Ever think about your sewer system? No surprise, most people don’t give it a second thought. Out of sight and out of mind, right?
“Living sewer smart” is thinking about your actions when it comes to disposing of cooking fats, oils and grease (FOG). Dumping your FOG down the sink eventually leads to a thick build up in your home’s sewer system, which can clog your sewer pipes. These clogs can lead to sewage backing up inside your home or on your property.
Sewage spills can create a stinky mess in your home and be extremely expensive to clean-up. In some cases, substantial back-ups can lead to sewage draining down the curb and into the stormwater system which can contaminate nearby creeks. In addition, household FOG leads to increased maintenance of the public sewer systems and ultimately higher customer sewer fees.
How can you “live sewer smart”? Instead of draining your FOG into your kitchen sink drain, collect it in a container that can be sealed. For more tips, check out this website and www.livesewersmart.com.
Live Sewer Smart Partners
Keep Fats, Oils and Grease Out Of Your Kitchen Sink Drain. Call Us Today For A Free Pick-Up.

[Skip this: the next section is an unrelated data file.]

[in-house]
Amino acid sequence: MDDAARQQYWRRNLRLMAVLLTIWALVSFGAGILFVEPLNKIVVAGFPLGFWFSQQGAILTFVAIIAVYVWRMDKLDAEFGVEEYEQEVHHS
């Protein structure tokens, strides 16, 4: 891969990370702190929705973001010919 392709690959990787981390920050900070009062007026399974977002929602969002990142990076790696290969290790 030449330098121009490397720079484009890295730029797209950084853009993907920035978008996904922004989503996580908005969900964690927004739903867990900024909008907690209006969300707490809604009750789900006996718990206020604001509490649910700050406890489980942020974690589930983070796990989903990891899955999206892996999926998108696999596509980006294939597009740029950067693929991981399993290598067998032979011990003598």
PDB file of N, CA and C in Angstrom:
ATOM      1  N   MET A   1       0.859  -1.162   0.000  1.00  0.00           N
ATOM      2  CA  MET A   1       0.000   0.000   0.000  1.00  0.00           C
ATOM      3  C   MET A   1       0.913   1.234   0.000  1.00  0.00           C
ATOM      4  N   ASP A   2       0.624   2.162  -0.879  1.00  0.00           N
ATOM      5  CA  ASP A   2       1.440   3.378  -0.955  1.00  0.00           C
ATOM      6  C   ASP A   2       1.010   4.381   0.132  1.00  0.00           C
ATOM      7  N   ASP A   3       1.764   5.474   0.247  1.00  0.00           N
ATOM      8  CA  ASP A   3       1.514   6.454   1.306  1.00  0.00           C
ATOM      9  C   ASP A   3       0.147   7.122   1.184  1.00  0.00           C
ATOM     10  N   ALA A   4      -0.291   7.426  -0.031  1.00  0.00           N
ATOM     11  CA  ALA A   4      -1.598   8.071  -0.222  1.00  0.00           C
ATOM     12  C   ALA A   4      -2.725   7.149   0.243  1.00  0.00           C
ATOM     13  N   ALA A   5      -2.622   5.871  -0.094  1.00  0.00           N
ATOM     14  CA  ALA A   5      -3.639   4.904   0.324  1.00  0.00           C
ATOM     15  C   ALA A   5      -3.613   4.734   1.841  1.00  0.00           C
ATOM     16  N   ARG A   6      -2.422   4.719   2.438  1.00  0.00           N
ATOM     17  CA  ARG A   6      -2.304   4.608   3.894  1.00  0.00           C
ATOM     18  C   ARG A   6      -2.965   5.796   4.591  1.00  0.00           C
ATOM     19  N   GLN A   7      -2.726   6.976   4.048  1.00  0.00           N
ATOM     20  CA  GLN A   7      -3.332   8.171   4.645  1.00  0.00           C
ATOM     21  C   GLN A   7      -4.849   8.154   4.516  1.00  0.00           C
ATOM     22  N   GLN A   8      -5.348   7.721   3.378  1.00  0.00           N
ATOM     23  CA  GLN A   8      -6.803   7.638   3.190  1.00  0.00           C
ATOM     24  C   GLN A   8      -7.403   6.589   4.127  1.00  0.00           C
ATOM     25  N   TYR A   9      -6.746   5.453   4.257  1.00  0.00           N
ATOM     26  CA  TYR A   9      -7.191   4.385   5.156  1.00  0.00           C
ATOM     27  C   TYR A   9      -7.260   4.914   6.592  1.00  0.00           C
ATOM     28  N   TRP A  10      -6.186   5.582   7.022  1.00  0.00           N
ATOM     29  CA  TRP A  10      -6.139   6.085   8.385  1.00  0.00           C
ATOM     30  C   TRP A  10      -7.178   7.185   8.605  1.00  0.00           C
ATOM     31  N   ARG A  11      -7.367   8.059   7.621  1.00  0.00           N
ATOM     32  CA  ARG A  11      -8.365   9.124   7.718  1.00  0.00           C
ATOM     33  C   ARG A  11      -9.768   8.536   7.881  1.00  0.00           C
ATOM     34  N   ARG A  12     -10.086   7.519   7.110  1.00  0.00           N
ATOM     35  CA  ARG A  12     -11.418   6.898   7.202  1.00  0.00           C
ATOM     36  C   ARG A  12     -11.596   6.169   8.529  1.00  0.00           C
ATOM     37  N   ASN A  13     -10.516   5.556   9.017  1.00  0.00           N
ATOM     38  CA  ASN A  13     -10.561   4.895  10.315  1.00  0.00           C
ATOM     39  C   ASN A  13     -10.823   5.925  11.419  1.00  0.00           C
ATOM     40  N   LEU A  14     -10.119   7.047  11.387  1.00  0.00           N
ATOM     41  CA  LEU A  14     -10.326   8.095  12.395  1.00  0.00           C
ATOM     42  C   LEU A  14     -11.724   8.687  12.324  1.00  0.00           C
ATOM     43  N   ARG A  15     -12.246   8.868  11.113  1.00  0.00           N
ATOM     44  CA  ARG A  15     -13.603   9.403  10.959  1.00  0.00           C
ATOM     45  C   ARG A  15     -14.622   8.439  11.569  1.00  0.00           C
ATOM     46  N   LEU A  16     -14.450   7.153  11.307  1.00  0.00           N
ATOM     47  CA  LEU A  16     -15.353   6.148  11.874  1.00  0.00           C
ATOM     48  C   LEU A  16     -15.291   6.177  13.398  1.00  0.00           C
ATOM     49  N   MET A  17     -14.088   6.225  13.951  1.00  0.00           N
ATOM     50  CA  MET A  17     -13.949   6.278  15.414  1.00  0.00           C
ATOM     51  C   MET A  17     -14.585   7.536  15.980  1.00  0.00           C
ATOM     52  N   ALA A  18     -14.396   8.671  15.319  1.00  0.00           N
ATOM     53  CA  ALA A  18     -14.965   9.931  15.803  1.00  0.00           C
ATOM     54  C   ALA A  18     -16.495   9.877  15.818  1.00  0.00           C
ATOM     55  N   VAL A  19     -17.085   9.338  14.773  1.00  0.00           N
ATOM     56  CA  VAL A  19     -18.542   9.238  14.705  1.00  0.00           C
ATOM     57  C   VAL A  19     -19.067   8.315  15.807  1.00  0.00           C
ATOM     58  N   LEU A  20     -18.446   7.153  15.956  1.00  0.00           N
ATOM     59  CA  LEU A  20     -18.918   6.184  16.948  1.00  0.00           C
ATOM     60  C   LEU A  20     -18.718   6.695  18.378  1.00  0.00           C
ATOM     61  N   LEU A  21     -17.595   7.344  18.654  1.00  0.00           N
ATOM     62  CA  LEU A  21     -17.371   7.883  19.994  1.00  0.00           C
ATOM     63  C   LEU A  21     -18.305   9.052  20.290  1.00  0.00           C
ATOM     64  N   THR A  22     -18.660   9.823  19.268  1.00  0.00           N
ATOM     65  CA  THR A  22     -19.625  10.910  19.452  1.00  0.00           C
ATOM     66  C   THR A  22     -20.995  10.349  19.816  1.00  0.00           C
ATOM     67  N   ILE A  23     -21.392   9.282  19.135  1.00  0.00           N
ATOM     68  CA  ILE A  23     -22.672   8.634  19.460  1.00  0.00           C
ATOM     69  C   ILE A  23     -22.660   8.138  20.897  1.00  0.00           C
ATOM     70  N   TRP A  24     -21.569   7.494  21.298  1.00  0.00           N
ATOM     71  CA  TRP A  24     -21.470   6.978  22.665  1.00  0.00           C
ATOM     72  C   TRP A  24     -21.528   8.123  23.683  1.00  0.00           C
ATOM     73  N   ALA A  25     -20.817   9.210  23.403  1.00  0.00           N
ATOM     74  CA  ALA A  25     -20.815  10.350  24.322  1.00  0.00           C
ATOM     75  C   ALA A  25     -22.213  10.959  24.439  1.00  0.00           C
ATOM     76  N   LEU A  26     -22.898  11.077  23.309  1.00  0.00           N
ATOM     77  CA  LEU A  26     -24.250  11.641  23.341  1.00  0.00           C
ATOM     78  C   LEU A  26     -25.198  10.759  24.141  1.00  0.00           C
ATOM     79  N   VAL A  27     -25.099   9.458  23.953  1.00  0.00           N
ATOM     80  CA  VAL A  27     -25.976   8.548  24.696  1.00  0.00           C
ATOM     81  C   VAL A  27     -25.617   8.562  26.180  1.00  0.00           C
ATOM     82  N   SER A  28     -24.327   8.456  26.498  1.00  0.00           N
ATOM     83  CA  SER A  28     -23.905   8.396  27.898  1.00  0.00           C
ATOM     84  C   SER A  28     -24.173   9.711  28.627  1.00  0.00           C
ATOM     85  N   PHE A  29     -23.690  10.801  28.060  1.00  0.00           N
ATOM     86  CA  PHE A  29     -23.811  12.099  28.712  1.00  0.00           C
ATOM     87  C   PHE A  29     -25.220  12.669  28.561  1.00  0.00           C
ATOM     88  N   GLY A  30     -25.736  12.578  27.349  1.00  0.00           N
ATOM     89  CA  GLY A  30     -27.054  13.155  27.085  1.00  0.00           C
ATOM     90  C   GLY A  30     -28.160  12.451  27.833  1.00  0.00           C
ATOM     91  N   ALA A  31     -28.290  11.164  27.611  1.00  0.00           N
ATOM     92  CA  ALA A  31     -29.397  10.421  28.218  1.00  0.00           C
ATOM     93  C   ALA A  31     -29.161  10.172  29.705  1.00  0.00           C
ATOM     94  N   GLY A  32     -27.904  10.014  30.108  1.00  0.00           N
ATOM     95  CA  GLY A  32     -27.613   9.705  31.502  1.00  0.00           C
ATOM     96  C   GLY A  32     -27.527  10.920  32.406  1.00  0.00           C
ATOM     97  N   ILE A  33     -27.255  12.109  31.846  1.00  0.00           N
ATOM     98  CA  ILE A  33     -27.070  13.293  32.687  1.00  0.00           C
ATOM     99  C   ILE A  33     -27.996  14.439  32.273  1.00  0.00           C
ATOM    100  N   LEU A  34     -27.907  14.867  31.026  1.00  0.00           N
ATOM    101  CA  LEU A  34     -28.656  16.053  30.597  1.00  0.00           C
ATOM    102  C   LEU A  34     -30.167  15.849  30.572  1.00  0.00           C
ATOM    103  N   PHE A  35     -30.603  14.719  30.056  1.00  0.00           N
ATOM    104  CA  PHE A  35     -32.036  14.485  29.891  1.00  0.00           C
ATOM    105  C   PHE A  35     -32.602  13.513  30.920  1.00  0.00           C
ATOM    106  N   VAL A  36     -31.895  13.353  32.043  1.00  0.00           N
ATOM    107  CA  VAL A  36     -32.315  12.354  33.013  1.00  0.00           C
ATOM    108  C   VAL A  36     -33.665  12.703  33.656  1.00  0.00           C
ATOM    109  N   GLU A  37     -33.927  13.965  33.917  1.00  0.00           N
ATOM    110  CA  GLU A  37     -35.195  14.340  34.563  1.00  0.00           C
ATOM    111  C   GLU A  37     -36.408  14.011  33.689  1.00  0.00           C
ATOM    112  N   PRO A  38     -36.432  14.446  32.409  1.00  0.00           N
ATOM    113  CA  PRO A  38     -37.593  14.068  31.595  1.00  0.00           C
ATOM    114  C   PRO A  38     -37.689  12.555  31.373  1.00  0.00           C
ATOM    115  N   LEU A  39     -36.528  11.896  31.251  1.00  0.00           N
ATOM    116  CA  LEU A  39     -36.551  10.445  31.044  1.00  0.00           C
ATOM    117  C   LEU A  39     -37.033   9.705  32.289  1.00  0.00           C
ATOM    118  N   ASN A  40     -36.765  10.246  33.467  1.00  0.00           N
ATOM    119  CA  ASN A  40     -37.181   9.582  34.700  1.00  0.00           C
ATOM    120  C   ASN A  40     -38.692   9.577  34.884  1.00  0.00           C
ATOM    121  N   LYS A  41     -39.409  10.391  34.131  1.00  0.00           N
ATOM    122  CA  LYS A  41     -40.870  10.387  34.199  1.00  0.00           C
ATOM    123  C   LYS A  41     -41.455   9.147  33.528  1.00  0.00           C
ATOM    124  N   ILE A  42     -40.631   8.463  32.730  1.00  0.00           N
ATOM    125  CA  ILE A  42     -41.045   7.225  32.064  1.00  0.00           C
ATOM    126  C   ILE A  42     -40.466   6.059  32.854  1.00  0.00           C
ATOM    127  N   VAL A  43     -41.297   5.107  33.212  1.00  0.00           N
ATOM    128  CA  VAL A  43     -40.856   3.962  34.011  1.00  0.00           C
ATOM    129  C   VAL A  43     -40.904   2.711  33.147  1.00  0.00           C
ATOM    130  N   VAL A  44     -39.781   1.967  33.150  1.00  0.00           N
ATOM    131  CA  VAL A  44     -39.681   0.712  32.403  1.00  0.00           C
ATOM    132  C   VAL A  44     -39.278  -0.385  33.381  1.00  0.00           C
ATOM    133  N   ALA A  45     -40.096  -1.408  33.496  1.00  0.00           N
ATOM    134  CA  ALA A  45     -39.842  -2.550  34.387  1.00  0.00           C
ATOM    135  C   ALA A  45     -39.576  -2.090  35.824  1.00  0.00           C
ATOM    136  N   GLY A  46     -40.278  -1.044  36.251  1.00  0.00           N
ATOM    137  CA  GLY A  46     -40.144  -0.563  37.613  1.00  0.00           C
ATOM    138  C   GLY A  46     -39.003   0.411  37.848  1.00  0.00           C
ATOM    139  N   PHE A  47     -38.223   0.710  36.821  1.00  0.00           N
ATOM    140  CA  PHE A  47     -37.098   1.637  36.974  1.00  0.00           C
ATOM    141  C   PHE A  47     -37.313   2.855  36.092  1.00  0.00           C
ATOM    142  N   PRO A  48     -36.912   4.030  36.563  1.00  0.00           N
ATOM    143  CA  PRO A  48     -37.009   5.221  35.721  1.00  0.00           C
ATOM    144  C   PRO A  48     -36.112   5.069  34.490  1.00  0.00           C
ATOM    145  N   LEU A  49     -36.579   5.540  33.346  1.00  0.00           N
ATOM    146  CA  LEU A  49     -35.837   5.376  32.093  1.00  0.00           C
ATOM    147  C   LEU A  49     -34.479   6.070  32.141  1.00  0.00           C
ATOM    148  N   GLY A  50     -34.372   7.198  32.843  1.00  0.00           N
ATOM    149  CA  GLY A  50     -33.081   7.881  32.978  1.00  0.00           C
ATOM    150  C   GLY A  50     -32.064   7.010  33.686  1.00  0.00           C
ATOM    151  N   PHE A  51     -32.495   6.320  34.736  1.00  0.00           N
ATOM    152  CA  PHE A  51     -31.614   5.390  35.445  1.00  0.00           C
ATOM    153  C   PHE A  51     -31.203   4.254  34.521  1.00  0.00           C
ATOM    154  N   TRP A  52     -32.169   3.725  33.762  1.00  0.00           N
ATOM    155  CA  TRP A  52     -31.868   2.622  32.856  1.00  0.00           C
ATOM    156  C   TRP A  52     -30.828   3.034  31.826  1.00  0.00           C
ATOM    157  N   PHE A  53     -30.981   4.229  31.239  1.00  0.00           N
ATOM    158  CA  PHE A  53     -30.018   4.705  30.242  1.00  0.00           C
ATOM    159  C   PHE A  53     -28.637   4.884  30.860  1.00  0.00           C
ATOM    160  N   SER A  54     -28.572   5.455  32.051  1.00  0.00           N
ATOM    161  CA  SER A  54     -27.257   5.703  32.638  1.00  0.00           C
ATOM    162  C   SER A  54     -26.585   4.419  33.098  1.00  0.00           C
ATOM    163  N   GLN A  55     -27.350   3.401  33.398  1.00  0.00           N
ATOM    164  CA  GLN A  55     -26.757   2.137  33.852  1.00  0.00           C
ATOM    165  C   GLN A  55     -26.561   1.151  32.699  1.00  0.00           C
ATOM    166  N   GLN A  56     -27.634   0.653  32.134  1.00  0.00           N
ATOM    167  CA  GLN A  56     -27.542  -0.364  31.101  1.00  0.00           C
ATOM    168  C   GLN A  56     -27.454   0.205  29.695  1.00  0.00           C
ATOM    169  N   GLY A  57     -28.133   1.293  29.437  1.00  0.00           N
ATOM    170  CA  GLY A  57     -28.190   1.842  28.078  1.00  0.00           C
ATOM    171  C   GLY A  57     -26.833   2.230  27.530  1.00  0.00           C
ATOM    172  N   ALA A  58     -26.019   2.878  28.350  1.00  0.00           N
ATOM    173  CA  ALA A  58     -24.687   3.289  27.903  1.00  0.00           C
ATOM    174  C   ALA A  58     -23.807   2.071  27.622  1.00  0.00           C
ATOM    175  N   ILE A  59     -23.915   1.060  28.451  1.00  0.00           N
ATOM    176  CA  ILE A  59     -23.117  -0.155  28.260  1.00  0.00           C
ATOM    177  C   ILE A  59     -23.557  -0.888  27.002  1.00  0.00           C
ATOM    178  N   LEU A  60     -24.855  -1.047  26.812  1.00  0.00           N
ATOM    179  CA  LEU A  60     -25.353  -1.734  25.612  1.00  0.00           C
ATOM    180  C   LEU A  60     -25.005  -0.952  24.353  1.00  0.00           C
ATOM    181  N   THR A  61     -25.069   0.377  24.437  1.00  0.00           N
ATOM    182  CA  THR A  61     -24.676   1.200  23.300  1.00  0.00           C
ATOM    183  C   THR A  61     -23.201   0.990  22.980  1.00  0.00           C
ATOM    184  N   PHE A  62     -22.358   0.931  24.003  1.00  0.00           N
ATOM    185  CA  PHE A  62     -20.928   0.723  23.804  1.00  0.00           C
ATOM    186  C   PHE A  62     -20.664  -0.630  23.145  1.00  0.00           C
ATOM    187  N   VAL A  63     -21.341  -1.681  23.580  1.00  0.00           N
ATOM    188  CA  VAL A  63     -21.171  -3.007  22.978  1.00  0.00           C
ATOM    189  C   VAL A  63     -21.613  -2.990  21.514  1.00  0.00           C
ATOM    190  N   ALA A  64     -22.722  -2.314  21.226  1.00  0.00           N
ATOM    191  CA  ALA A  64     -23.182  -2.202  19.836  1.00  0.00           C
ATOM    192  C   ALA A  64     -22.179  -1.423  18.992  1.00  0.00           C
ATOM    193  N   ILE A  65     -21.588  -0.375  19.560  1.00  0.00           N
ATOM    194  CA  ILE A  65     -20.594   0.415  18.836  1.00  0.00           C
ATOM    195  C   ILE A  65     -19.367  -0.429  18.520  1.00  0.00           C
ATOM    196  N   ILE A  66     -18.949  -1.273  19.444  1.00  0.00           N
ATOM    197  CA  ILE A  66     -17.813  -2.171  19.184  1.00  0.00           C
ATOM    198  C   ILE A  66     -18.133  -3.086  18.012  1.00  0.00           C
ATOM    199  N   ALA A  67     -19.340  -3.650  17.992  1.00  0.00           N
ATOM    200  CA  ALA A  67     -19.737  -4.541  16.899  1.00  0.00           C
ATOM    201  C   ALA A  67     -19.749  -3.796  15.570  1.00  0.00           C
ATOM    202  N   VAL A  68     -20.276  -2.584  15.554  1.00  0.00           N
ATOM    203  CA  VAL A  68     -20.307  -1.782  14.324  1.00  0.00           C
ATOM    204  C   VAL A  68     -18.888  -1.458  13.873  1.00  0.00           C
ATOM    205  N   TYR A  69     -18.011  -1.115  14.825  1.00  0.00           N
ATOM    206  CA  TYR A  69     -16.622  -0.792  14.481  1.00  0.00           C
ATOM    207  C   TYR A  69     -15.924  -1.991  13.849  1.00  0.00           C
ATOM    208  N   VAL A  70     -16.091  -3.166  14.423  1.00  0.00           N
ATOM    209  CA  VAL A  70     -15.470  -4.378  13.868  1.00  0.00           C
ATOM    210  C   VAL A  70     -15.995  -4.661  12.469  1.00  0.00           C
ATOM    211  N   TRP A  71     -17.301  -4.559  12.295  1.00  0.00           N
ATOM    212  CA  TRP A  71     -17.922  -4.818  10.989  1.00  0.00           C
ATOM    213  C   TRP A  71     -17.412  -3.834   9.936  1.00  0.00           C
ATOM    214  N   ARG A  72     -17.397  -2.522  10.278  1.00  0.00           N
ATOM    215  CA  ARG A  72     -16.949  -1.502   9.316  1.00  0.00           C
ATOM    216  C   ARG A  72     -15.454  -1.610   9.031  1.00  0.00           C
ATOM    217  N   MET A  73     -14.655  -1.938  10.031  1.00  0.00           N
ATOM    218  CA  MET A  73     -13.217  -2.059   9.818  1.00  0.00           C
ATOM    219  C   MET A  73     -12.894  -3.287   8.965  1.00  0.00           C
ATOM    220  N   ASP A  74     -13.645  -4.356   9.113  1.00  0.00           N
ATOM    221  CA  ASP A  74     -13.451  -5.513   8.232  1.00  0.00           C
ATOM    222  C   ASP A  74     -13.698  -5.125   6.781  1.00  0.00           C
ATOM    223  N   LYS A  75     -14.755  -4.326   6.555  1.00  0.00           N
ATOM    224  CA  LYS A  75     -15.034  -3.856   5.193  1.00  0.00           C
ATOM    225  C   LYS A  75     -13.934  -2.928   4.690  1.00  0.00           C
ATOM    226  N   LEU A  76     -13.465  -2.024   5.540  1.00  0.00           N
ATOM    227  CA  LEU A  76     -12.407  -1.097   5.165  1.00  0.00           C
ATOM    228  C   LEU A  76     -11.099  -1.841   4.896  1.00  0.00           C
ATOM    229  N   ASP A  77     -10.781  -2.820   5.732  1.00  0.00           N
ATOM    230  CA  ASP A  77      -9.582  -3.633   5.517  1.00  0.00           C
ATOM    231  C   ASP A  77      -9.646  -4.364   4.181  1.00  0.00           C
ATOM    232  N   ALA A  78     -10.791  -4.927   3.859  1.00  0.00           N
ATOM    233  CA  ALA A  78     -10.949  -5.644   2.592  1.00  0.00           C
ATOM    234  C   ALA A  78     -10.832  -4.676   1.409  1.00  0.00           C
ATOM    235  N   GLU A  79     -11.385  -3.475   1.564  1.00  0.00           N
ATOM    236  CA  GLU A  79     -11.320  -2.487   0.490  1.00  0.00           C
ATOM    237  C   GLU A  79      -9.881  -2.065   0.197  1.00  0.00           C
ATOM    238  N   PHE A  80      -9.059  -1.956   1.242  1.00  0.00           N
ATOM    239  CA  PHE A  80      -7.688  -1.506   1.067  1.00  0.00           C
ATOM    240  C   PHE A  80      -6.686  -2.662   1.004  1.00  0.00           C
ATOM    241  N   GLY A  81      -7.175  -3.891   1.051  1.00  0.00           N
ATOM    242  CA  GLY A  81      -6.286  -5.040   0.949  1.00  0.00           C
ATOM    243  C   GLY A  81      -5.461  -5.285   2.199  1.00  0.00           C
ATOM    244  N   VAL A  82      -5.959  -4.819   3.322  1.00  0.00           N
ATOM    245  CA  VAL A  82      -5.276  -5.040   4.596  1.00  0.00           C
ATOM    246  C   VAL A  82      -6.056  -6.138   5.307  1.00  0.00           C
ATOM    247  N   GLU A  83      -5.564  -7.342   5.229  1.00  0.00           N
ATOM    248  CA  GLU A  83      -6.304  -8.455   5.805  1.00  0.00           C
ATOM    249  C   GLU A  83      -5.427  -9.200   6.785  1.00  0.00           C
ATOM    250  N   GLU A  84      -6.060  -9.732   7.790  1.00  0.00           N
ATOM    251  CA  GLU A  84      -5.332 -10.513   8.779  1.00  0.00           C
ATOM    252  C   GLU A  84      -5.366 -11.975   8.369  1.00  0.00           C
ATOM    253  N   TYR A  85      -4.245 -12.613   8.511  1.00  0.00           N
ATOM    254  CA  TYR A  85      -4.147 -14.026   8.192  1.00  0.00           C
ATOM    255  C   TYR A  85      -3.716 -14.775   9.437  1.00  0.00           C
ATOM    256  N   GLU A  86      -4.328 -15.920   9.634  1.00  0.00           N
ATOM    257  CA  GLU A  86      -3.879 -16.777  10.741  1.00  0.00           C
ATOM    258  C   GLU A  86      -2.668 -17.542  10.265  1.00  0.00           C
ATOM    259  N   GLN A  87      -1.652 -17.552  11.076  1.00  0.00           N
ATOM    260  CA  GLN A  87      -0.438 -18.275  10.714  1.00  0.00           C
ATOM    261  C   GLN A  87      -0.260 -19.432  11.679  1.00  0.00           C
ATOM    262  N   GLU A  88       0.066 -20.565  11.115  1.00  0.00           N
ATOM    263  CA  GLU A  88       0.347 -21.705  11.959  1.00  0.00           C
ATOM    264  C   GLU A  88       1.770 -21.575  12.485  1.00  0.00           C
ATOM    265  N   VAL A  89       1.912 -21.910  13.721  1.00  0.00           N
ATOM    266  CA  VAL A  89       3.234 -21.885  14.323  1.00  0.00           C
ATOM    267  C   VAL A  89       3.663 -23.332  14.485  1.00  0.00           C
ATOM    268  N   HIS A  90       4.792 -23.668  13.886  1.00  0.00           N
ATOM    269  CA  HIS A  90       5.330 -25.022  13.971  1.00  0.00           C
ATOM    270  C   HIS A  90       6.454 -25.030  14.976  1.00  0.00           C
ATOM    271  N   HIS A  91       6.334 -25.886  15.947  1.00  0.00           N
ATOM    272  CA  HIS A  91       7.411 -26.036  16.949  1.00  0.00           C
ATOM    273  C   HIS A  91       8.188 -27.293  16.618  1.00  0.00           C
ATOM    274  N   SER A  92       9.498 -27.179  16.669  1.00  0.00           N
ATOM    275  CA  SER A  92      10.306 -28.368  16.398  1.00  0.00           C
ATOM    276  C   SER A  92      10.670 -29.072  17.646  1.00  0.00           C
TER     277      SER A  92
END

The City of Roseville now accepts fats, oils and grease as part of its free household hazardous waste pick-up service. Call us today at 774-5780 to schedule a pick-up of your food fats, oils and grease. Residents are allowed one pick-up per month.
Preparing Your Fats, Oils and Grease For Pick-Up
Any cooking fats, oil or grease should be allowed to cool to room temperature. Place cooled fats oils and grease in a clear plastic container with a screw-on lid. All containers should be clearly marked “food grease” on the outside of the container. Containers should only contain cooking-related fats, oils and grease and no other material such as food scraps, water and garbage.
The City of Roseville will accept up to seven gallons of fats, oils and grease per scheduled pick-up. Containers that are not clearly marked or contain garbage or other material in the container will not be picked up.
State Waste Discharge Requirements
On May 2, 2006 the State Water Resources Control Board (SWRCB) finalized their statewide approach to reducing sanitary sewer overflows. One aspect of the approach is developing a Sanitary Sewer Management Plan (SSMP) for Fats, Oils and Grease (FOG) control. The released documents include the Finalized WDR, Monitoring and Reporting Program and a Fact Sheet